Start by reviewing your search terms report. This report provides you with the exact searches people performed in order to trigger your ads. If they seem overwhelmingly off-topic, then you’re not targeting the right keywords or you’re allowing irrelevant traffic to somehow enter the cycle.
Review your CTR (click-through rate). How has it been trending over time? If you’re seeing that it’s rising, that’s a good sign because it means that you’re delivering relevant ads. Google will reward you for relevance by showing your relevant ads more often and at higher positions. If you’re seeing that your CTR is declining, that’s not a good sign because it means you’re not showing relevant ads. In turn, lower CTRs could result in your ads being shown less often and possibly costing more per click.
Review your bids and your average CPC (cost per click). If your bids are set too low, your keywords won’t trigger your ads. Setting your bids too high, will result in wasted spend. You wouldn’t want to pay more for something that you can get for less.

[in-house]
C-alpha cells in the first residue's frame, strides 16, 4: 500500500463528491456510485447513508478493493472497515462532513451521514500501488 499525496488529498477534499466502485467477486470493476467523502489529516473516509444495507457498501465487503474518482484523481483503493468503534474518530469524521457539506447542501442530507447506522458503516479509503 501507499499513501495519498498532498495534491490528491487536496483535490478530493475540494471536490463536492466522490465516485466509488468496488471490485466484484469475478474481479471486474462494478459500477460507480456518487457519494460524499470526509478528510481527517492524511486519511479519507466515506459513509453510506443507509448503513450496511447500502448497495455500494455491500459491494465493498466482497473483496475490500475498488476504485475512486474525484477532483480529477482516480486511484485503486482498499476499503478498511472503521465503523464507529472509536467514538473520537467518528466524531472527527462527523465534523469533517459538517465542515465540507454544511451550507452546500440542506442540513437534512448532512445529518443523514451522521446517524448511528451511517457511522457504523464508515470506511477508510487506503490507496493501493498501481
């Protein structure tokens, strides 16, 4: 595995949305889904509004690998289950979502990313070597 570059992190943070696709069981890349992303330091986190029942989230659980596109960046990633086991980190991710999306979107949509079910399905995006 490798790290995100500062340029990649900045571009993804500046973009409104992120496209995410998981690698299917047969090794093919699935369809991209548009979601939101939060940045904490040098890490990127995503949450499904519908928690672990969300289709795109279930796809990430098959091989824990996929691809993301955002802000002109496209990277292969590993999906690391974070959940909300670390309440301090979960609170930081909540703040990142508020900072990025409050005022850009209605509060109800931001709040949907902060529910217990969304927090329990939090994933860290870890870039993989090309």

Review your average positions. If your ads are shown predominantly in lower positions, they will be clicked on less often or not clicked on at all. That will impact your CTR as well as your cost per click.
Review your Analytics data. Once people click on your ads, you need to understand what they do after they arrived on your website. If they leave immediately (bounce rate), then your landing page might not be the best fit. If people are arriving and then viewing a few pages (pages / visit), that could be a good indication, however you need to make sure they’re visiting the right pages. If most visitors are not finding what they’re looking for, that’s not good.
Review your conversion data. Once again, you need to be careful when analyzing your conversion data. Understand that the absence of conversion data does not necessarily mean that it’s a bad thing.
Last but not least, never look at just one metric. A high CTR is pointless if most visitors leave your website within a few seconds of arriving.
On their own, each metric is meaningless. Combined they carry power and authority.